Iraq violence: Attack kills dozens of Shia pilgrims
An attack on Shia pilgrims in the Iraqi capital, Baghdad, has left at least 51 people dead and more than 100 injured, an interior ministry official says.
The attack in Adhamiyah district came as pilgrims walked to a Shia shrine and followed a day of violence elsewhere.
In the mainly Shia town of Balad a suicide bomber killed at least 12 people in a cafe, while in Mosul gunmen shot dead two journalists.
Iraq has seen a sharp rise in sectarian violence in recent months.
No groups have yet said they carried out Saturday's attacks, but much of the recent violence has been carried out by Sunni organisations linked to al-Qaeda.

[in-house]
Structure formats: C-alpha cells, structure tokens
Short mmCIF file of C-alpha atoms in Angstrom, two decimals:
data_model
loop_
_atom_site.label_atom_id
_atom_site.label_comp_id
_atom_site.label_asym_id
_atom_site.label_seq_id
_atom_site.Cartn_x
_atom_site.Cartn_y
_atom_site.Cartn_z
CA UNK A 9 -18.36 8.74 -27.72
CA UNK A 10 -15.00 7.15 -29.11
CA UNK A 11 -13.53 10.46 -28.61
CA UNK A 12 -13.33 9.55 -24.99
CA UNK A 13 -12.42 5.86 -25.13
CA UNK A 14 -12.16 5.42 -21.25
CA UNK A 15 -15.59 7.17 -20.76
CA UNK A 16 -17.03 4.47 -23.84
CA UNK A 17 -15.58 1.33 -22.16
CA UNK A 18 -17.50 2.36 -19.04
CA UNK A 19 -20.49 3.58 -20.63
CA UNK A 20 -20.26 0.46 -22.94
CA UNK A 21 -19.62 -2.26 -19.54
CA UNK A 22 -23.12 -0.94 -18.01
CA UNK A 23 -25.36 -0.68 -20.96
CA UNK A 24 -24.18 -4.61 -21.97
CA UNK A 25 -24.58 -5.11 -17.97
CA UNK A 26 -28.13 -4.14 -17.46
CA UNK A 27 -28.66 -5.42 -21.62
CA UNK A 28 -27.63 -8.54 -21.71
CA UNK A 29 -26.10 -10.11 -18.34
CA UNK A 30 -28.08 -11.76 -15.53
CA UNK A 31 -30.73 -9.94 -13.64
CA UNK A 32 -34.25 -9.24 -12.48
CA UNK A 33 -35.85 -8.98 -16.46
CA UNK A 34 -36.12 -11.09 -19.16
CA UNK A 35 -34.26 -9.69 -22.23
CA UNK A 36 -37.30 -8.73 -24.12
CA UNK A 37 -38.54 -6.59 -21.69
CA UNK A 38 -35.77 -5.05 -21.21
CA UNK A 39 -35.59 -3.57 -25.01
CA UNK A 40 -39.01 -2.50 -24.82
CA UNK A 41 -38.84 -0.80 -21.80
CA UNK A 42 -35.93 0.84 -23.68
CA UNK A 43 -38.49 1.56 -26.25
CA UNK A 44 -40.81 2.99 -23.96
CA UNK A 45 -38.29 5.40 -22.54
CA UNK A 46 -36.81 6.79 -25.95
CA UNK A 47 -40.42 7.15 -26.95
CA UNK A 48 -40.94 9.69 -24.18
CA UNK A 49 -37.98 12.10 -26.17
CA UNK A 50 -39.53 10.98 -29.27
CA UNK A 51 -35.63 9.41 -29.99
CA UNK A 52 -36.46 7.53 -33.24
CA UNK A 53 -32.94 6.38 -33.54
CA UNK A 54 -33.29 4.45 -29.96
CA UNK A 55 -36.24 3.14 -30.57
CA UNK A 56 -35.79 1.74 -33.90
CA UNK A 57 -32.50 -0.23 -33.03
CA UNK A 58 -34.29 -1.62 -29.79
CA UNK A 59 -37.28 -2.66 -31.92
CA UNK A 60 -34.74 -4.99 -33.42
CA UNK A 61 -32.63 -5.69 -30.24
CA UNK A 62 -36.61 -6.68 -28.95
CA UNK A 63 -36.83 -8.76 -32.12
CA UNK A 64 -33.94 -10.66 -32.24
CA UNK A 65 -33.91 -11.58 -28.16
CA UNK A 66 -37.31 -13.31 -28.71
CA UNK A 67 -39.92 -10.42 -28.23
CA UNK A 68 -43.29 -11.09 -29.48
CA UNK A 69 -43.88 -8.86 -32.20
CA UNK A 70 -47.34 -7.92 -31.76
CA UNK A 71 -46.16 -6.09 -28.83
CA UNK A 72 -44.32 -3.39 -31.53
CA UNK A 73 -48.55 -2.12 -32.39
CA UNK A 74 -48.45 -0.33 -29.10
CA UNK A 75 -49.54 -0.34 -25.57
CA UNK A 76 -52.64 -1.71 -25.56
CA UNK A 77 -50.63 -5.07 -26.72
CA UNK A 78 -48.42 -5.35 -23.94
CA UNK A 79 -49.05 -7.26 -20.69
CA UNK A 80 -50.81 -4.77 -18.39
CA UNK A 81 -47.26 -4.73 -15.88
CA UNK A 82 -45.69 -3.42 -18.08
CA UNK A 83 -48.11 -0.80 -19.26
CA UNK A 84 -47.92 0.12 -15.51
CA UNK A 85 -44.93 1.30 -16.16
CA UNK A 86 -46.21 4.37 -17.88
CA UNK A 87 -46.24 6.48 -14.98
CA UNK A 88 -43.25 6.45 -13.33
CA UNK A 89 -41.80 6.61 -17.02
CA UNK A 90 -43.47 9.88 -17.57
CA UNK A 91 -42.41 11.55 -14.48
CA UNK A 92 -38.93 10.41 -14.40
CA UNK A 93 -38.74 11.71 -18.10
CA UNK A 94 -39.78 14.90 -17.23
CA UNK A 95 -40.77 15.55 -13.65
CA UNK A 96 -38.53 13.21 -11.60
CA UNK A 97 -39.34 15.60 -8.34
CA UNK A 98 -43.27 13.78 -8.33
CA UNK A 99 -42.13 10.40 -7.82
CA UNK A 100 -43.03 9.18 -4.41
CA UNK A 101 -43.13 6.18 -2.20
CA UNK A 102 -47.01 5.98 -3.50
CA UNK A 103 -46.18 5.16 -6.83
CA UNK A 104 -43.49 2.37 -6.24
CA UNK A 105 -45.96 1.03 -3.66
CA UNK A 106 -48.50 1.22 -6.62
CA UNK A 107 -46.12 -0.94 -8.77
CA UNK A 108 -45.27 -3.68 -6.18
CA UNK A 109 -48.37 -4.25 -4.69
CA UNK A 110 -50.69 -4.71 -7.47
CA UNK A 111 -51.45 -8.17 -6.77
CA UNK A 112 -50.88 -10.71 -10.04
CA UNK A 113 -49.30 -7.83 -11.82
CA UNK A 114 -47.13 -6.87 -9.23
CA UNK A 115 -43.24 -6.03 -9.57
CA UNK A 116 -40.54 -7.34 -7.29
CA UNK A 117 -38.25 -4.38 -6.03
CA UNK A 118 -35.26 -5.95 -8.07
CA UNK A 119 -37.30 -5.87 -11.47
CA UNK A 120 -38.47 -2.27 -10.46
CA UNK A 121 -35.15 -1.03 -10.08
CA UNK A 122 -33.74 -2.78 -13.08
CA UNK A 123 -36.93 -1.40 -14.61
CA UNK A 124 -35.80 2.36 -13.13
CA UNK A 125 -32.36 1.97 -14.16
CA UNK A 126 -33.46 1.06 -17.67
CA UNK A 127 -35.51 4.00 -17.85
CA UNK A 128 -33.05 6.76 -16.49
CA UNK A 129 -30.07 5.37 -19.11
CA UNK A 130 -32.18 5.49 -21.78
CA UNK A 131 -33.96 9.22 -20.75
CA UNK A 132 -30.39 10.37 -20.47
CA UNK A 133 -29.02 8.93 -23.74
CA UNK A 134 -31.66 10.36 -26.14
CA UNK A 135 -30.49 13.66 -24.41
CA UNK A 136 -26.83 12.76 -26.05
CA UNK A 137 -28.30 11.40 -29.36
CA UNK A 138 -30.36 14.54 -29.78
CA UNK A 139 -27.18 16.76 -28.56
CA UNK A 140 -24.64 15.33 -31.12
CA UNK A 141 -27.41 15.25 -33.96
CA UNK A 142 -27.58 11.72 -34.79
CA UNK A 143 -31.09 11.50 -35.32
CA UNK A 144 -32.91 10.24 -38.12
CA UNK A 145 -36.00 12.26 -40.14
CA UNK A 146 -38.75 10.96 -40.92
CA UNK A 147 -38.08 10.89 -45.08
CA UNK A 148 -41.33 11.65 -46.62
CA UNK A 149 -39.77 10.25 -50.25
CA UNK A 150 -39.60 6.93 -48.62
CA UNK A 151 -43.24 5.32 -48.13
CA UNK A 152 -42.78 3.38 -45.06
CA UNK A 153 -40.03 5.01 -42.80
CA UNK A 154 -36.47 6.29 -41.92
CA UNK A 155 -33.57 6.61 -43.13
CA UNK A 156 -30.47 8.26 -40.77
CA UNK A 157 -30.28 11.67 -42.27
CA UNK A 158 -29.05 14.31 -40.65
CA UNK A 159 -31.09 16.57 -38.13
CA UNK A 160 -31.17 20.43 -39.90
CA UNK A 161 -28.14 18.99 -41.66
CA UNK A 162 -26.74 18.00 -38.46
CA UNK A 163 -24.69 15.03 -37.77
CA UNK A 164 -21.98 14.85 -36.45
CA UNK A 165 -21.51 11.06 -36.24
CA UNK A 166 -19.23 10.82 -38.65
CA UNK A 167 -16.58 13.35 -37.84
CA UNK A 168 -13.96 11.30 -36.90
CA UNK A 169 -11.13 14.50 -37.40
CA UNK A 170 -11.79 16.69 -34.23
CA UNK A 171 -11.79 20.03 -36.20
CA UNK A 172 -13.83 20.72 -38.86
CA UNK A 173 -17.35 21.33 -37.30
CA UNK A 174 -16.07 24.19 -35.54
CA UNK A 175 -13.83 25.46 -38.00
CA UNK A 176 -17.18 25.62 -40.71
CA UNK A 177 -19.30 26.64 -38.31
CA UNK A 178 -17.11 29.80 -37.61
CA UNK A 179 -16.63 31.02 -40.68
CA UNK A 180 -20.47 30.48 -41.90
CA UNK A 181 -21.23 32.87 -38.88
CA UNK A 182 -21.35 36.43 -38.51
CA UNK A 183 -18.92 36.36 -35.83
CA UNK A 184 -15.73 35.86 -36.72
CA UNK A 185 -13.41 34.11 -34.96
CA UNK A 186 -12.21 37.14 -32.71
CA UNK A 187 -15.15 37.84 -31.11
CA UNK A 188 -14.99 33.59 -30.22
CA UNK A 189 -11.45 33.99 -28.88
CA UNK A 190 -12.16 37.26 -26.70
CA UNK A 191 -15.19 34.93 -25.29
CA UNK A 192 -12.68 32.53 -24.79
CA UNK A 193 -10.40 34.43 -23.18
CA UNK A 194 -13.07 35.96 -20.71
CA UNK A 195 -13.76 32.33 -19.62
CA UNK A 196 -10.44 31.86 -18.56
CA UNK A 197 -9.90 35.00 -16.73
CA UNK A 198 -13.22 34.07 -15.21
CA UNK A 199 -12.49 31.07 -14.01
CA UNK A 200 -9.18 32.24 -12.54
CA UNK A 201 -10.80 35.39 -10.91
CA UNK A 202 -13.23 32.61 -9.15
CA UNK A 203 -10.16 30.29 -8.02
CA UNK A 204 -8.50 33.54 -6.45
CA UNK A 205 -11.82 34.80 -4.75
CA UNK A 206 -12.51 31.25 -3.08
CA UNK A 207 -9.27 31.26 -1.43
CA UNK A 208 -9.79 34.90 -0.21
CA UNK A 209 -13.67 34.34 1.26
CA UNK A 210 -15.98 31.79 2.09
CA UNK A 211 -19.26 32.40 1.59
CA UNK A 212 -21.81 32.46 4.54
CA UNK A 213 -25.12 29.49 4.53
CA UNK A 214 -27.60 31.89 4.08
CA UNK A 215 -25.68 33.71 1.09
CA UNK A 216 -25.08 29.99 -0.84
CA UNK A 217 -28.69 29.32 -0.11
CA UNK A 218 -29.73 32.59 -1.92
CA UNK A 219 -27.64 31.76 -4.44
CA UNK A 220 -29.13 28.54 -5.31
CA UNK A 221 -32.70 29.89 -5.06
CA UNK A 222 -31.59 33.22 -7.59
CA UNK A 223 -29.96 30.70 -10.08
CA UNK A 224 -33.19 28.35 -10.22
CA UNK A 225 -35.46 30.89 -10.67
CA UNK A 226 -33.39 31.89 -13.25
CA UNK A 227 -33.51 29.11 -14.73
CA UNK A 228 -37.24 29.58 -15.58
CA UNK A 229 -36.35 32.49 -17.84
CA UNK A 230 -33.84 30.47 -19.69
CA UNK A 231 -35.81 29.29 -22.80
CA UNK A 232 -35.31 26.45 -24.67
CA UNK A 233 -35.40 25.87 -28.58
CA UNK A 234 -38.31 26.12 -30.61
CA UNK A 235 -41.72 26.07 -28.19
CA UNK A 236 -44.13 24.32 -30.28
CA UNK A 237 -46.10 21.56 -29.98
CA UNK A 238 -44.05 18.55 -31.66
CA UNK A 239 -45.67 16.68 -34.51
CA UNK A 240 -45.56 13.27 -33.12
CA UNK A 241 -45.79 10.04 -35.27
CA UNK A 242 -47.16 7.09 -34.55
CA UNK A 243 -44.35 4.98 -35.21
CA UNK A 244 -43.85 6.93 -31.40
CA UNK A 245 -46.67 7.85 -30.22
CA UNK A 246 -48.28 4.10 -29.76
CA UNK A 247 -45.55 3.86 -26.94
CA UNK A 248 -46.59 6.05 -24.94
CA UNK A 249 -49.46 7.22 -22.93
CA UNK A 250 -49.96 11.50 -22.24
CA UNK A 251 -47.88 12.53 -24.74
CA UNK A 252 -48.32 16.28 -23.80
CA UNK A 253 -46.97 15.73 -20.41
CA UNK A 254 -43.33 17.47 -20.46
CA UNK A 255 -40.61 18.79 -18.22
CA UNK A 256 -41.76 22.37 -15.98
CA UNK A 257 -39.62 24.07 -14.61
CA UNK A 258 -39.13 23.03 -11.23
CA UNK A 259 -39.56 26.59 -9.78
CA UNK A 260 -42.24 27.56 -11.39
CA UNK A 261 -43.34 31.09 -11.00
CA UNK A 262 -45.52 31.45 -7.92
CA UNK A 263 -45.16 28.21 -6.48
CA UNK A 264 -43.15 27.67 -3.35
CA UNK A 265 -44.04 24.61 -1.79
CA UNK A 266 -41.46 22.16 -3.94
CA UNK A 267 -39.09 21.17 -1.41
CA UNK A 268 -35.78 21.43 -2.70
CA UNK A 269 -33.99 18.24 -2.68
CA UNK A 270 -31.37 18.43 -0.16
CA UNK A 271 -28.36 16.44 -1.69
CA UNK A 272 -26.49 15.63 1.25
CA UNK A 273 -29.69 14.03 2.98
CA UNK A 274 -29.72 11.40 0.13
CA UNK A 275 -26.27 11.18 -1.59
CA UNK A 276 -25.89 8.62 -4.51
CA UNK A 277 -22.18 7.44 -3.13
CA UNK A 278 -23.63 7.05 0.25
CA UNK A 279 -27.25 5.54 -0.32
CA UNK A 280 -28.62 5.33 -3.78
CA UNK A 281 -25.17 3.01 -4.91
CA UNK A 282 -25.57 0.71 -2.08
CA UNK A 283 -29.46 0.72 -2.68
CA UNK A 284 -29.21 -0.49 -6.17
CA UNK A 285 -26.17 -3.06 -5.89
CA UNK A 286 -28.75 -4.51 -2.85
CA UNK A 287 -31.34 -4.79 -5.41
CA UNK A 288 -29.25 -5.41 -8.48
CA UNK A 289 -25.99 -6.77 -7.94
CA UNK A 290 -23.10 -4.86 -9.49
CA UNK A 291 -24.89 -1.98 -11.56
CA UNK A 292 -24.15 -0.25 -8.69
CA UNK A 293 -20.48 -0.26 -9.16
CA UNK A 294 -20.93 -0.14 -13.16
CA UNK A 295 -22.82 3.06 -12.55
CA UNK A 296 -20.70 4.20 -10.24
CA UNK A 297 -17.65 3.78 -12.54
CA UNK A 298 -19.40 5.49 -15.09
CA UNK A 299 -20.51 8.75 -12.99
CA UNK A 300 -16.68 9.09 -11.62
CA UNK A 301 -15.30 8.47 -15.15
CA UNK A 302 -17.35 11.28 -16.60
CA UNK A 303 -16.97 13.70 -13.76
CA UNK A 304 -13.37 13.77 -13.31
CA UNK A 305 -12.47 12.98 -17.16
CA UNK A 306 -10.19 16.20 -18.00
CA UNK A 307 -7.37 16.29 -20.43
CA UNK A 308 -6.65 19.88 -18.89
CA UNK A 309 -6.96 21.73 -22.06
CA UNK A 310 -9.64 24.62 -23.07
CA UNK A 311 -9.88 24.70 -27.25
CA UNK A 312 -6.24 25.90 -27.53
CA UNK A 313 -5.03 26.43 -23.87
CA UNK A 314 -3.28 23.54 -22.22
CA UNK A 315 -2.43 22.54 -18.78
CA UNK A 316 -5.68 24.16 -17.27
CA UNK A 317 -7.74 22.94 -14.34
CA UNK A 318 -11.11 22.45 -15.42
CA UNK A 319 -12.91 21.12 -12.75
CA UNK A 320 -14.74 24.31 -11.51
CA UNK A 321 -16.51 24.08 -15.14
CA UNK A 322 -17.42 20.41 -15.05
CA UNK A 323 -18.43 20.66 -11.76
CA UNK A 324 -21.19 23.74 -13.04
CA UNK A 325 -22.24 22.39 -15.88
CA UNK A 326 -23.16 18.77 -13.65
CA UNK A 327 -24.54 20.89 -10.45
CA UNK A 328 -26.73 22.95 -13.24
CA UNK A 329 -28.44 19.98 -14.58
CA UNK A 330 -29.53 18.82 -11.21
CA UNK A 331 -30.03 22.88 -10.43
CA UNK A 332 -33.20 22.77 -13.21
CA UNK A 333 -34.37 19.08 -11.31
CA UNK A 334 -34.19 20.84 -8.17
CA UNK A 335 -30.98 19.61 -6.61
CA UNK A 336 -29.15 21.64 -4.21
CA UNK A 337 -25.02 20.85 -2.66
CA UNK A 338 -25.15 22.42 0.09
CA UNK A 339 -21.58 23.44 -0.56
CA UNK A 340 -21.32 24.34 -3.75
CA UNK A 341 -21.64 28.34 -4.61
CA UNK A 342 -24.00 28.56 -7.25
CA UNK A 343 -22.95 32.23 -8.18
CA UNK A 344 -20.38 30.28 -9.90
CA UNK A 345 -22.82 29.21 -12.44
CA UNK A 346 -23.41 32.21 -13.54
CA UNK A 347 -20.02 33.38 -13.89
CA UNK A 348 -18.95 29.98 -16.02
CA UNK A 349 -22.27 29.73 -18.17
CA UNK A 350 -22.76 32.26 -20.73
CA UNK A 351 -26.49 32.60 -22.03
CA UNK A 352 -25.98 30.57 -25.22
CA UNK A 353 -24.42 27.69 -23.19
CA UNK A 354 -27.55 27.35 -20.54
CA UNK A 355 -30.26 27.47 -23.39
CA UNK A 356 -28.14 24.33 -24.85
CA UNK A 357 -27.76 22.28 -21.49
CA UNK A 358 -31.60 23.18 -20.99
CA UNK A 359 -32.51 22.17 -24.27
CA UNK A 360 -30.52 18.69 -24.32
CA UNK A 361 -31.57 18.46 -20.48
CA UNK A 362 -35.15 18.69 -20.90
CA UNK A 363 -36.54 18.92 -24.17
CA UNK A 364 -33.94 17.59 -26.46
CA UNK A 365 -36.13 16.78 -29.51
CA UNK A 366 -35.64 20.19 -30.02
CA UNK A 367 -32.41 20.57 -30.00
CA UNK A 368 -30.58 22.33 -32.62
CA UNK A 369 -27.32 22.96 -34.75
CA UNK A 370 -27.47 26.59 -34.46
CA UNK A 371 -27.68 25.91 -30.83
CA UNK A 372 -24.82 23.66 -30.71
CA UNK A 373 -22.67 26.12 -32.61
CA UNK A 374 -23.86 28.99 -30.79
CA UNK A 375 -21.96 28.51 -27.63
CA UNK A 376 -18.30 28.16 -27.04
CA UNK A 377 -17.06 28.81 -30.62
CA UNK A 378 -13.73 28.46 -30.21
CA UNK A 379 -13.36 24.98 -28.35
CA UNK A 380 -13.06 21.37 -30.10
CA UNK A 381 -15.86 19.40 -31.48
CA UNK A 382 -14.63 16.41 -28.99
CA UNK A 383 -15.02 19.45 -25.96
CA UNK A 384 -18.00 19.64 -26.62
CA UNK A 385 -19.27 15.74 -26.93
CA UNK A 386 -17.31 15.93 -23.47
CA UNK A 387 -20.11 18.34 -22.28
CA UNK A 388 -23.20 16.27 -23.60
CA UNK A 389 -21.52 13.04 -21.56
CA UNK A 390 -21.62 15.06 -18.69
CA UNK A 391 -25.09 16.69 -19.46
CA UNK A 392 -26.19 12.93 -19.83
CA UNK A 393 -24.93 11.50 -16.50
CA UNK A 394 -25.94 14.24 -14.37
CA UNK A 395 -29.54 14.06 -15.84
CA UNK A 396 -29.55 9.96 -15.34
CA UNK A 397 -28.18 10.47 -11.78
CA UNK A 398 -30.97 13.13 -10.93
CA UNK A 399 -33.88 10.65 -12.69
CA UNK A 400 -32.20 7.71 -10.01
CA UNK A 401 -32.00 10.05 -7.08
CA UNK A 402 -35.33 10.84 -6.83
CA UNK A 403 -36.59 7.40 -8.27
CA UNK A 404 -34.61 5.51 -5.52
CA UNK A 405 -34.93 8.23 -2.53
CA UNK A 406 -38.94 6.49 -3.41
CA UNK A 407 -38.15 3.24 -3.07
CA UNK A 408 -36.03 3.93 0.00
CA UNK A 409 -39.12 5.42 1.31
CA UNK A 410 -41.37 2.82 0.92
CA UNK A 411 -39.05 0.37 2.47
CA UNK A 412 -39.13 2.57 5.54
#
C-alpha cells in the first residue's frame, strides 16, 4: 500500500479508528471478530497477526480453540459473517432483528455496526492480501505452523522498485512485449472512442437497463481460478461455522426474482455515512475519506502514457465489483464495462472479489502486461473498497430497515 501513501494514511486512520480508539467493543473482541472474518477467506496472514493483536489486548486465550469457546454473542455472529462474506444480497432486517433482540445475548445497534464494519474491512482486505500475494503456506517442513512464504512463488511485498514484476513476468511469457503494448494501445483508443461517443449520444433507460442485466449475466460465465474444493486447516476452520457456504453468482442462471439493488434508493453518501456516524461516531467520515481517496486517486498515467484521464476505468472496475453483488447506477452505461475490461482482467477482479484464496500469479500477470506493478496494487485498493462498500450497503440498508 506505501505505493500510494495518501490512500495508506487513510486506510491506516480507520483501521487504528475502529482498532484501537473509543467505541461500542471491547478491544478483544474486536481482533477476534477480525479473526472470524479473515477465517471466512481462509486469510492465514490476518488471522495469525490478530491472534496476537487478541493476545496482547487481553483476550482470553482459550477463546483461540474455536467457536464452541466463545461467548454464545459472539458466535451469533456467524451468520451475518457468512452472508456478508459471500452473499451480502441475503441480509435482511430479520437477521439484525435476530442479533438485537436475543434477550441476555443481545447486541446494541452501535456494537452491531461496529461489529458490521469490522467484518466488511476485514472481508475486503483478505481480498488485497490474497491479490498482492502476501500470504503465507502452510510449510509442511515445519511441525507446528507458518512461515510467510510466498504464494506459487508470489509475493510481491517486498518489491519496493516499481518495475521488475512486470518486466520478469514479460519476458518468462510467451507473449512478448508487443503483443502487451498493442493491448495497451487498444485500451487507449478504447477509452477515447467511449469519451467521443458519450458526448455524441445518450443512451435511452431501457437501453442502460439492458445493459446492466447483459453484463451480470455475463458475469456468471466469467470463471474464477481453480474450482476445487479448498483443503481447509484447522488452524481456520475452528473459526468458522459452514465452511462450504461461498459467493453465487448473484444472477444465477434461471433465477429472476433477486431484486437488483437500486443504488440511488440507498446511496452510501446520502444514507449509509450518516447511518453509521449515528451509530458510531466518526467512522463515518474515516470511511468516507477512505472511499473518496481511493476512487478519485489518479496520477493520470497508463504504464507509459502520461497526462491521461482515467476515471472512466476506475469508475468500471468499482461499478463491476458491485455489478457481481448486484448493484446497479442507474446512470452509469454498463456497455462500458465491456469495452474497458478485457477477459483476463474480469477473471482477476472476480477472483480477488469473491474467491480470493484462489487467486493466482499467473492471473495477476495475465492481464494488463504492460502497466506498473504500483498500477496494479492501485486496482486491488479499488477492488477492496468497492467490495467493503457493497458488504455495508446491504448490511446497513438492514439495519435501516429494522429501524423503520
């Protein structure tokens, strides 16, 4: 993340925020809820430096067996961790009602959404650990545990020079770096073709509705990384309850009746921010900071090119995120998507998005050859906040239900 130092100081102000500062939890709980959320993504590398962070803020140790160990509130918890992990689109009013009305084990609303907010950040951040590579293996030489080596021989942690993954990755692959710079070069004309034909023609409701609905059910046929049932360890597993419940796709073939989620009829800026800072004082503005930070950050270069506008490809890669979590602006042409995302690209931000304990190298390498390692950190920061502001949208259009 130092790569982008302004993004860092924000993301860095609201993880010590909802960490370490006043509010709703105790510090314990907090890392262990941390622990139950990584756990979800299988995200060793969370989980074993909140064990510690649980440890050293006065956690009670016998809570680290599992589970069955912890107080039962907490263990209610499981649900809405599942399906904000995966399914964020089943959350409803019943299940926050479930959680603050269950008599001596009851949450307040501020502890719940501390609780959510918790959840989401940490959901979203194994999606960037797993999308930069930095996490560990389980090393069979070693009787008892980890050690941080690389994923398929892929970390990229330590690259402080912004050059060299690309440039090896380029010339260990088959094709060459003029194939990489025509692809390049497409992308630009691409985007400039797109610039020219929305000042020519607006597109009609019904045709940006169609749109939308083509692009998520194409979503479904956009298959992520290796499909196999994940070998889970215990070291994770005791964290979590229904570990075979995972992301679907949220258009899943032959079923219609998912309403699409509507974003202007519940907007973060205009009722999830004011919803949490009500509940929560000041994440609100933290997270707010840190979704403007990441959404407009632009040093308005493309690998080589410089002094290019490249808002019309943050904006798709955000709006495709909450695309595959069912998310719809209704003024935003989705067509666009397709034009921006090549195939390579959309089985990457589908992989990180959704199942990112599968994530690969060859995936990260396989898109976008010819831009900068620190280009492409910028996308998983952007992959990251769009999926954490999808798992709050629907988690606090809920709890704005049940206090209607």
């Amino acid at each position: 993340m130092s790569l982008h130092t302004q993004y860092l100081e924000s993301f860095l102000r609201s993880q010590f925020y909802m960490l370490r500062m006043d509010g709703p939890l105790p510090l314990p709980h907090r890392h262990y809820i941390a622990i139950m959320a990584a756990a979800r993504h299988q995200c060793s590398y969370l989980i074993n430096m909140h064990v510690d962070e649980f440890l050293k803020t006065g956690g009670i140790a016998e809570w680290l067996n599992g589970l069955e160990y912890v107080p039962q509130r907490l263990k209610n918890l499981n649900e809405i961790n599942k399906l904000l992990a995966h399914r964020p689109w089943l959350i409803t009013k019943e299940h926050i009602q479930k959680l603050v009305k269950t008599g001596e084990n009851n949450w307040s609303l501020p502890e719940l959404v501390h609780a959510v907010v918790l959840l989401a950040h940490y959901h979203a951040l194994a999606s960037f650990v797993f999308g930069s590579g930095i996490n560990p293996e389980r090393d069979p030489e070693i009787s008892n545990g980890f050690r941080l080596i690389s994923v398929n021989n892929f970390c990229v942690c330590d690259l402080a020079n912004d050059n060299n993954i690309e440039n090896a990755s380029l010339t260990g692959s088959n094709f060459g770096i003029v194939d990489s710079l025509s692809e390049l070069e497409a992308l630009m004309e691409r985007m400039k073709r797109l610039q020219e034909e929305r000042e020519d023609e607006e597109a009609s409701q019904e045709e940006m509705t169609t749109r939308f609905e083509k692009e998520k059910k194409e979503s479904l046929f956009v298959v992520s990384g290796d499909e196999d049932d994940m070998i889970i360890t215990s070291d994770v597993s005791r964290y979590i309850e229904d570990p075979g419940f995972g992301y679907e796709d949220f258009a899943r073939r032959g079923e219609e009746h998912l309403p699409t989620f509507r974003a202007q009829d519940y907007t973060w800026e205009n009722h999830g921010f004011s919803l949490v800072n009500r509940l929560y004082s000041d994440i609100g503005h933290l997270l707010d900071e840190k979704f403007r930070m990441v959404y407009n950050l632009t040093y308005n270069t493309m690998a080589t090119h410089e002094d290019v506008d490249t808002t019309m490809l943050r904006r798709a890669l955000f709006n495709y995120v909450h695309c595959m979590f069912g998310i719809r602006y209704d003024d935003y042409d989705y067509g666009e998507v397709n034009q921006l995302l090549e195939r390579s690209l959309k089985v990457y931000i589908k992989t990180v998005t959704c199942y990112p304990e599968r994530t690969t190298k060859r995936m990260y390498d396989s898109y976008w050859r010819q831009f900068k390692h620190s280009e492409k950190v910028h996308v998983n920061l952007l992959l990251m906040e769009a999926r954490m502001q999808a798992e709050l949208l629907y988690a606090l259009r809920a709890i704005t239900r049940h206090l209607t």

Another bombing in Baghdad on Saturday, in the neighbourhood of Bayaa, left at least two dead and 10 wounded.
The cafe targeted in Balad, about 80km (50 miles) north of the Iraqi capital, had also been hit by a suicide bombing in August, officials said.
Balad is largely Shia but is surrounded by Sunni communities. More than 20 people were wounded in Saturday's attack.
The journalists killed in Mosul were filming for the local TV station al-Sharqiya, which correspondents say has angered the Shia-led government with its critical coverage.
In other violence, one person was reported to have been killed and three injured after a roadside bomb exploded in Muqdadiyah, north-east of Baghdad.
Meanwhile, the defence ministry said security forces had killed five militants in clashes in Baiji, and two more in the northern province of Nineveh.
Almost 1,000 people were killed in Iraq during the past month alone, the UN has said, amid fears of a return to the sectarian conflict that peaked in 2008.
Violence rose after an army raid on a Sunni Arab anti-government protest camp in April.